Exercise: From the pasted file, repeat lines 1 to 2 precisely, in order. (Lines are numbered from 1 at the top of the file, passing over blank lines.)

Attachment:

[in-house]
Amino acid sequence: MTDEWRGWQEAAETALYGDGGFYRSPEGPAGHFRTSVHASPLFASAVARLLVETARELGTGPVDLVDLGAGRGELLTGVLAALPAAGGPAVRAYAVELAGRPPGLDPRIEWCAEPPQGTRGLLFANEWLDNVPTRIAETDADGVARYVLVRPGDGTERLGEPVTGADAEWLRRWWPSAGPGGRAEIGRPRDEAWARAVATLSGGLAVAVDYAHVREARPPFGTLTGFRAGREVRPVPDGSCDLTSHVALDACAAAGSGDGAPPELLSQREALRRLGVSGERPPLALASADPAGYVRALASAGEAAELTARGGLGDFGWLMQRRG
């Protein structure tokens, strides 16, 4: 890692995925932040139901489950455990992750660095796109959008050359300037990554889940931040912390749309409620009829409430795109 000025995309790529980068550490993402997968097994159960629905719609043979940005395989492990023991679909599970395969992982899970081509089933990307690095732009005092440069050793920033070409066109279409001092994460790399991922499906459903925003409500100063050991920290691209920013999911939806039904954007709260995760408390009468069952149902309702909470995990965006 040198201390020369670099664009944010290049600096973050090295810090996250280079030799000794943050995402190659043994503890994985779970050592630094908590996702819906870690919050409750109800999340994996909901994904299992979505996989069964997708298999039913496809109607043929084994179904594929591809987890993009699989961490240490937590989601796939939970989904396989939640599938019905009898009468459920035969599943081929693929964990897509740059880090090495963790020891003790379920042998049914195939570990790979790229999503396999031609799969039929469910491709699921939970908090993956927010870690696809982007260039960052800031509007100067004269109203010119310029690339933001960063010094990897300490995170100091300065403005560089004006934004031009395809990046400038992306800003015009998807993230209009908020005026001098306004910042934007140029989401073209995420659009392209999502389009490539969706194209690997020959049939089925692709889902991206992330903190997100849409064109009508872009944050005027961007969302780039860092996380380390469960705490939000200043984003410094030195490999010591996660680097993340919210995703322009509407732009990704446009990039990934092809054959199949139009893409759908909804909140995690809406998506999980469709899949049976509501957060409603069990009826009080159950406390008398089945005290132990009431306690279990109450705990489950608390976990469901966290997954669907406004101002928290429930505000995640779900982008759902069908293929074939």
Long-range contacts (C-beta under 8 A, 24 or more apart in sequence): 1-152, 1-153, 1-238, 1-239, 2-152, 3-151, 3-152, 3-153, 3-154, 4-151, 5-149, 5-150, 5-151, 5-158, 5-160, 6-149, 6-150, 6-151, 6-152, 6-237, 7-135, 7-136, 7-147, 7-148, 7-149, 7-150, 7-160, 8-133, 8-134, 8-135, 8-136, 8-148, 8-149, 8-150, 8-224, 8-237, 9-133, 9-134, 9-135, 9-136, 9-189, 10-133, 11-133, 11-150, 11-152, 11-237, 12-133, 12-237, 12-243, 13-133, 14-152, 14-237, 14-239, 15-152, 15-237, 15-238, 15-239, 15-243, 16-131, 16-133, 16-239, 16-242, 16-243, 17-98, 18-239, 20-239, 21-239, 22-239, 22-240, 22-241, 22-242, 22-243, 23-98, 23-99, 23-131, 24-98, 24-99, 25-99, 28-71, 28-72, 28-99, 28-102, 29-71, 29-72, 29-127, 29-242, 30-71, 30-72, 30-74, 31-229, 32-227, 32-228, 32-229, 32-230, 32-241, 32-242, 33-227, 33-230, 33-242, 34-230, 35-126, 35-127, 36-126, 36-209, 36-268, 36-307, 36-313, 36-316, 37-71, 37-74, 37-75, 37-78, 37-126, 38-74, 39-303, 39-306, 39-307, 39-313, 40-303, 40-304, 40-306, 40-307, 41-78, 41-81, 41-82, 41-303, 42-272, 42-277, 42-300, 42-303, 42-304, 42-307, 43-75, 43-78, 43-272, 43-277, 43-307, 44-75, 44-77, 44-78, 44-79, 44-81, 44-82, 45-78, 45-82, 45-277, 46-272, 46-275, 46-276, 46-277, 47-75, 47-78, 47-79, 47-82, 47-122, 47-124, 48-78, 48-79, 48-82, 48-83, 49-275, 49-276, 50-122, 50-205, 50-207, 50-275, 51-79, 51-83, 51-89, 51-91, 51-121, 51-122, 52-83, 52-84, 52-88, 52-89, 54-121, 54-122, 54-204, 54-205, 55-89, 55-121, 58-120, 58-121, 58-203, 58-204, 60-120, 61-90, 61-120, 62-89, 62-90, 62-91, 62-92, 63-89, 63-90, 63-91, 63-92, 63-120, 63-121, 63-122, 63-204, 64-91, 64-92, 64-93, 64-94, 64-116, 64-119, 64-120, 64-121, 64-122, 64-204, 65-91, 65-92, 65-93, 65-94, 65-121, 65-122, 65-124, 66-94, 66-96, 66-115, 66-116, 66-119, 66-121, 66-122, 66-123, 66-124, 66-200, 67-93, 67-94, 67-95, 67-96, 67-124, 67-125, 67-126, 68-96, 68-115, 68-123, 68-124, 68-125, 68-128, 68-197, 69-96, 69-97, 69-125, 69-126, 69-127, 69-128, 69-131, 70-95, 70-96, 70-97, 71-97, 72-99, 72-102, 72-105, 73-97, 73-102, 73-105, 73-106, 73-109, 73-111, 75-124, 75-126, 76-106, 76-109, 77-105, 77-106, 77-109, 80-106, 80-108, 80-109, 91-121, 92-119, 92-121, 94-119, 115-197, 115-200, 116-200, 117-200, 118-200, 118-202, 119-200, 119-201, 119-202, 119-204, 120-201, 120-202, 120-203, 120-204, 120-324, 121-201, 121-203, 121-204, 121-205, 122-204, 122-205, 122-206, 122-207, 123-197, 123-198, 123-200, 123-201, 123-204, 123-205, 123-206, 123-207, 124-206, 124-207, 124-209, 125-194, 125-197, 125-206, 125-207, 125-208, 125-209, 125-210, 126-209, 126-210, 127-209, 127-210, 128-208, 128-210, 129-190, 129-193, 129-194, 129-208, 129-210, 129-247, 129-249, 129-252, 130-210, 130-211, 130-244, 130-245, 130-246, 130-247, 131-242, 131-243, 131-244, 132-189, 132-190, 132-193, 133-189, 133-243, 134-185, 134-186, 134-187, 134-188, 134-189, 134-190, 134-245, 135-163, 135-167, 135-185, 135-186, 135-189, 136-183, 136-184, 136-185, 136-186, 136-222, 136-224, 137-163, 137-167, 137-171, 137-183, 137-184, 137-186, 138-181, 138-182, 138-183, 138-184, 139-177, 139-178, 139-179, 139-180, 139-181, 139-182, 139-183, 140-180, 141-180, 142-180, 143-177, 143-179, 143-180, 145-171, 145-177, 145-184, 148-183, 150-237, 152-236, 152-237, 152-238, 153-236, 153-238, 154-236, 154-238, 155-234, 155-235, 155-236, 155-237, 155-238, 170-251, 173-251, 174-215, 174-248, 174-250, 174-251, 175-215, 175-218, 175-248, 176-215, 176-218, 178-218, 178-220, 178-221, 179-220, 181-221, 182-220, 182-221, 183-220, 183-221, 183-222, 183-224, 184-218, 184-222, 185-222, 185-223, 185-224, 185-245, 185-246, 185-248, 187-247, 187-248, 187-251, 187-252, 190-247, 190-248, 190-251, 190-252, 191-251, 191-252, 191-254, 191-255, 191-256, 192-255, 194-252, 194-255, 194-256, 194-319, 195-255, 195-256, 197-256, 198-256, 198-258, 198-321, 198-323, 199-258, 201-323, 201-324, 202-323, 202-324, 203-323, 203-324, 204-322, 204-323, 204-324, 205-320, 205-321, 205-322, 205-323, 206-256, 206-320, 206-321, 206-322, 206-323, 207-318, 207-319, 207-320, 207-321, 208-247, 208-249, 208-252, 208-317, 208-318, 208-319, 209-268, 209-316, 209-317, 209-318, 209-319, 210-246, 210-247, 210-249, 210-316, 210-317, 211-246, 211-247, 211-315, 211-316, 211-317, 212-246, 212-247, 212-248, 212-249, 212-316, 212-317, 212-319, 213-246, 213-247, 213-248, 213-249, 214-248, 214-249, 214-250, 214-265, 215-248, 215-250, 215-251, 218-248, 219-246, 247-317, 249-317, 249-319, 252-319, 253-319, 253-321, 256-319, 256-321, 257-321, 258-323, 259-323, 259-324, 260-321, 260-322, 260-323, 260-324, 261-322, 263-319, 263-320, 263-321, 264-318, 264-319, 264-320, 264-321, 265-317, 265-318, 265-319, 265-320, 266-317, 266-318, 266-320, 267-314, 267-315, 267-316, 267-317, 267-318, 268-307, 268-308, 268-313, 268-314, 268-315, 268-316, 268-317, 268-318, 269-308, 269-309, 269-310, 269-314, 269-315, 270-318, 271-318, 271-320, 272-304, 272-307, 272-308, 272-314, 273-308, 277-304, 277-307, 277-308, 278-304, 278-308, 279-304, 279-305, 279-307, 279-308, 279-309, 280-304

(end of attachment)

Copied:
[in-house]
Amino acid sequence: MTDEWRGWQEAAETALYGDGGFYRSPEGPAGHFRTSVHASPLFASAVARLLVETARELGTGPVDLVDLGAGRGELLTGVLAALPAAGGPAVRAYAVELAGRPPGLDPRIEWCAEPPQGTRGLLFANEWLDNVPTRIAETDADGVARYVLVRPGDGTERLGEPVTGADAEWLRRWWPSAGPGGRAEIGRPRDEAWARAVATLSGGLAVAVDYAHVREARPPFGTLTGFRAGREVRPVPDGSCDLTSHVALDACAAAGSGDGAPPELLSQREALRRLGVSGERPPLALASADPAGYVRALASAGEAAELTARGGLGDFGWLMQRRG